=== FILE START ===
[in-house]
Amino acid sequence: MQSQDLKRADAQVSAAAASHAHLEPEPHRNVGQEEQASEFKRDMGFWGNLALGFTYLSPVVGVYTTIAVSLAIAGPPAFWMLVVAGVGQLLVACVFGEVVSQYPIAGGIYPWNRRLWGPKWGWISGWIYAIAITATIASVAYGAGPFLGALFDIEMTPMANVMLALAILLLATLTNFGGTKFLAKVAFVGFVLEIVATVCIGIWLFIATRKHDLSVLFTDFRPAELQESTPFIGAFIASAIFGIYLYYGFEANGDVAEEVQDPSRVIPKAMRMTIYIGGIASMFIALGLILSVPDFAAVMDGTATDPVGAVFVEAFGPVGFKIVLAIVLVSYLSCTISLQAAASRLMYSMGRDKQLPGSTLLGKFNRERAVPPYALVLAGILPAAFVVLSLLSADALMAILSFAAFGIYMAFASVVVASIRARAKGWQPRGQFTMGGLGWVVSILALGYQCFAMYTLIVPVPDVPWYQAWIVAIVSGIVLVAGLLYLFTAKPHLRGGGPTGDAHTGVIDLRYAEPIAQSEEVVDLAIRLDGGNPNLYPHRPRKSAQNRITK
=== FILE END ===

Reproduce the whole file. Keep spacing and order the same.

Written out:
[in-house]
Amino acid sequence: MQSQDLKRADAQVSAAAASHAHLEPEPHRNVGQEEQASEFKRDMGFWGNLALGFTYLSPVVGVYTTIAVSLAIAGPPAFWMLVVAGVGQLLVACVFGEVVSQYPIAGGIYPWNRRLWGPKWGWISGWIYAIAITATIASVAYGAGPFLGALFDIEMTPMANVMLALAILLLATLTNFGGTKFLAKVAFVGFVLEIVATVCIGIWLFIATRKHDLSVLFTDFRPAELQESTPFIGAFIASAIFGIYLYYGFEANGDVAEEVQDPSRVIPKAMRMTIYIGGIASMFIALGLILSVPDFAAVMDGTATDPVGAVFVEAFGPVGFKIVLAIVLVSYLSCTISLQAAASRLMYSMGRDKQLPGSTLLGKFNRERAVPPYALVLAGILPAAFVVLSLLSADALMAILSFAAFGIYMAFASVVVASIRARAKGWQPRGQFTMGGLGWVVSILALGYQCFAMYTLIVPVPDVPWYQAWIVAIVSGIVLVAGLLYLFTAKPHLRGGGPTGDAHTGVIDLRYAEPIAQSEEVVDLAIRLDGGNPNLYPHRPRKSAQNRITK